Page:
I discovered art myself and not through any specific person or influence. Around 10 years ago, in Iran, I remember consulting with an art professional and I asked him to teach me how to make art. I needed proper training in order to be accepted into a school of art. However, his words strongly resonated with me. He said “One cannot train someone to be an artist. If your calling is to be an artist, the artist in you will come out on its own.” And this was exactly how it happened for me. After graduating from the University of Art in Iran and got my MA degree in art studies, I started teaching formal art history at several colleges and universities in Iran. During that period in my life, I was distraught, and I felt displaced. One day I bought some canvas and pigments and my skillset evolved through practice and time. Then one day I opened my eyes, and I was surrounded by about ten paintings—my first series. During its construction, I did not intend for the self-portraits to be a series. In fact, naturally, to me, art was always individualistic, but at that moment, I looked around me, at my space and my immediate surroundings became—without intent—my first series, which came to be titled A Goddess Never Stands Alone.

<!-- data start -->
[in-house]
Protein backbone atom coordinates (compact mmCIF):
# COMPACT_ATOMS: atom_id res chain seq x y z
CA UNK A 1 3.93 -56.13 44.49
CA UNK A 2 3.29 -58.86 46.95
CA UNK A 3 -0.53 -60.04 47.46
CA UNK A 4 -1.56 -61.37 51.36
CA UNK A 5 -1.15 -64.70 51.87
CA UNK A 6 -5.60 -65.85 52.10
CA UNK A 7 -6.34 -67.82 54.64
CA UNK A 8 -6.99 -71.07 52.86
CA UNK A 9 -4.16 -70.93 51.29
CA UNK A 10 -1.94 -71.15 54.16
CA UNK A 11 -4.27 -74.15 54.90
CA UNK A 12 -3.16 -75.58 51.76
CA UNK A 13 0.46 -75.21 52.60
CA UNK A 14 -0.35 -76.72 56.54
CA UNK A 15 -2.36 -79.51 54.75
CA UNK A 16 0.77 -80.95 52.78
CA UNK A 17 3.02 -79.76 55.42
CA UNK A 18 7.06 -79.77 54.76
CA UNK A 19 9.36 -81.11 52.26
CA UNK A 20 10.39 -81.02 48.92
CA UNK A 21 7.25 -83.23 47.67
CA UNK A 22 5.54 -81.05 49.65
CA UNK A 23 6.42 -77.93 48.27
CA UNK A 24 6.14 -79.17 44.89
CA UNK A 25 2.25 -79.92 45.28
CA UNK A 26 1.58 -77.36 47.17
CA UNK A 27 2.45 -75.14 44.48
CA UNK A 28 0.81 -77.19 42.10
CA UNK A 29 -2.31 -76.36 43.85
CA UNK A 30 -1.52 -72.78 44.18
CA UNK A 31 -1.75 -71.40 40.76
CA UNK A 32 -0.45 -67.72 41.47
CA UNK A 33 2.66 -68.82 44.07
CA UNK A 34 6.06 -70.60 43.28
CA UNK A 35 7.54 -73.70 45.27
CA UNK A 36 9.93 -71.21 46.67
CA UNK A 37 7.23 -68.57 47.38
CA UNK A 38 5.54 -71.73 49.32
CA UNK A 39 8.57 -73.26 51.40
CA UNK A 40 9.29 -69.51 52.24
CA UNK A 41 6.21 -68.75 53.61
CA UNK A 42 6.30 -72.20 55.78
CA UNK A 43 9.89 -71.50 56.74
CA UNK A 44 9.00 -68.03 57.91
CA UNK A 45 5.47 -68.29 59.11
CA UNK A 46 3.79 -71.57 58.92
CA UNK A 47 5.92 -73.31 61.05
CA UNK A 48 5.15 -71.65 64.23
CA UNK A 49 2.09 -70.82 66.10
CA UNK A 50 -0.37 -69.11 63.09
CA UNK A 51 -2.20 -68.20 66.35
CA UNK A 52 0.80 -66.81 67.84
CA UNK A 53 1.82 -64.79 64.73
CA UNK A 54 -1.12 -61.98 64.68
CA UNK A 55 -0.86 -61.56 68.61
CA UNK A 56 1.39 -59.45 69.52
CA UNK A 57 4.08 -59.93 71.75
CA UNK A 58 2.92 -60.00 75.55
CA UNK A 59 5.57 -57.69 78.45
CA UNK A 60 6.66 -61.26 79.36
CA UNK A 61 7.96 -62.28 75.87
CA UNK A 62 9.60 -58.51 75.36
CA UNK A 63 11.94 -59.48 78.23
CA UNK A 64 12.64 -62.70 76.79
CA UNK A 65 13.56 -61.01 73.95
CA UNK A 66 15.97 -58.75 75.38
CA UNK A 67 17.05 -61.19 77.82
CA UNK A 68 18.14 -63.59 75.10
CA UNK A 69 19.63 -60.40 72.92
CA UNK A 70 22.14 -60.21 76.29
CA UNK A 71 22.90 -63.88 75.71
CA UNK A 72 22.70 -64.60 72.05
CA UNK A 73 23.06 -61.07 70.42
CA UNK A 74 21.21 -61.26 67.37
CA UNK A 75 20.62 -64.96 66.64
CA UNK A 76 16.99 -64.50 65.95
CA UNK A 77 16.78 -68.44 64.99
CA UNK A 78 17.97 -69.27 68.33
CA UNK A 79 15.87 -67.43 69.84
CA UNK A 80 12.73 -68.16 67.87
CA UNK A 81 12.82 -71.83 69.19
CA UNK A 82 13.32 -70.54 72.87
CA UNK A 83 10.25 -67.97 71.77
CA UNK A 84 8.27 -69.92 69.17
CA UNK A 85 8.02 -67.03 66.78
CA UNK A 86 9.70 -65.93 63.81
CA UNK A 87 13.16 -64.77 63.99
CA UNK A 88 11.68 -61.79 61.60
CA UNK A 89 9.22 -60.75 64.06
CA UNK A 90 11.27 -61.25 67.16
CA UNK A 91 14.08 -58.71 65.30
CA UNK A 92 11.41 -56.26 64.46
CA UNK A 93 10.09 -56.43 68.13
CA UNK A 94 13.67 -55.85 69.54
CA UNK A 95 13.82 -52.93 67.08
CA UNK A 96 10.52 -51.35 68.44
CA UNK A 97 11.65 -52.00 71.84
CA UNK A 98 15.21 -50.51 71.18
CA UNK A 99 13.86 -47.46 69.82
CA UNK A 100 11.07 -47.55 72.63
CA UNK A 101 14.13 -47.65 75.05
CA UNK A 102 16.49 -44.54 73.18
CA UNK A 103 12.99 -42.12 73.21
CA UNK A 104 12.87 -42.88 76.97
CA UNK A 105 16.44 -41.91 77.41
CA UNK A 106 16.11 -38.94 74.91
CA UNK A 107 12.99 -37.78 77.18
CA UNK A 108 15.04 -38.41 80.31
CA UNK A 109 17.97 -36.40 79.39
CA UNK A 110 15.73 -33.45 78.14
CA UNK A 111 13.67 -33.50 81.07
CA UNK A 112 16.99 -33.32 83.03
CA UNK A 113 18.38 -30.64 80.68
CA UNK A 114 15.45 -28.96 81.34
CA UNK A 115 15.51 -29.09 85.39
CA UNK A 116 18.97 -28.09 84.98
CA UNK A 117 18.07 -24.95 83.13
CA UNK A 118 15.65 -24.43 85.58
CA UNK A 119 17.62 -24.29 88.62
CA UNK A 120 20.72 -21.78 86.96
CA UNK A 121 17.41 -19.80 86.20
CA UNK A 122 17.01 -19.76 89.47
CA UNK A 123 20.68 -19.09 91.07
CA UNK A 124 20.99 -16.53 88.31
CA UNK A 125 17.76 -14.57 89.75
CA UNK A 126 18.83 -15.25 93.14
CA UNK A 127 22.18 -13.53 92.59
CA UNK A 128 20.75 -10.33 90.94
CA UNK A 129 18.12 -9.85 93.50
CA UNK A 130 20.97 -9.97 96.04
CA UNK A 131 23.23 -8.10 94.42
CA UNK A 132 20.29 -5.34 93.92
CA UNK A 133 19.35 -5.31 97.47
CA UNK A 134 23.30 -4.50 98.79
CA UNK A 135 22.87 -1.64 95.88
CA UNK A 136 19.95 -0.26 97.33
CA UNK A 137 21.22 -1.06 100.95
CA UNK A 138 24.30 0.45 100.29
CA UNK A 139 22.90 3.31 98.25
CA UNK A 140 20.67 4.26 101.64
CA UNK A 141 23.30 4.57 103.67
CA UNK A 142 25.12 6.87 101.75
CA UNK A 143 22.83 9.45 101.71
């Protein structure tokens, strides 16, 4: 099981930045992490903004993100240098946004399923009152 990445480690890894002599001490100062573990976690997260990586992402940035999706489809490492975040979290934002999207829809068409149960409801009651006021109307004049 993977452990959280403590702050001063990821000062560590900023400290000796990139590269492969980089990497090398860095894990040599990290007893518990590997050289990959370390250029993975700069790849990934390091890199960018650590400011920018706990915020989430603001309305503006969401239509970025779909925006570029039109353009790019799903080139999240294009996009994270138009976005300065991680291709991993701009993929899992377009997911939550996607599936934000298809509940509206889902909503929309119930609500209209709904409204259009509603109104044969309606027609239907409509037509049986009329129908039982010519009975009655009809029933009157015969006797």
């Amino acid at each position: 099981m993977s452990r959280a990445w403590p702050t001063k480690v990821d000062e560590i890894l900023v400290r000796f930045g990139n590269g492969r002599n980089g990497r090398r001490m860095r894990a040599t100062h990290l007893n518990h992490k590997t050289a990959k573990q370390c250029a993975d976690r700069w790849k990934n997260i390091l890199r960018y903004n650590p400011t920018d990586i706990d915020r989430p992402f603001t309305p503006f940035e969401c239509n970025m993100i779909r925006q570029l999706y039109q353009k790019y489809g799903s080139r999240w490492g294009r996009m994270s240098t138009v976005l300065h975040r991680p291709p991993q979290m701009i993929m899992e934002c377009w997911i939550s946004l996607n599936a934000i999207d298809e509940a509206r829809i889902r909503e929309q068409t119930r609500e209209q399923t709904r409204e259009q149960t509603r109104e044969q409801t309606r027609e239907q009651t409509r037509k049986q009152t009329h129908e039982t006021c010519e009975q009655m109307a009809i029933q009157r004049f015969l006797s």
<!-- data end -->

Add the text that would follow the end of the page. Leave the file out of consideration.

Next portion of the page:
5. How does your day job inform or affect your art and creative process?
After receiving my MFA at Pennsylvania State University, I am now in the art education PhD program. From the perspective of an aspiring educator, I am interested in how art education and art as a creative process merge.
6. What’s the most important thing(s) you want to get across in your art?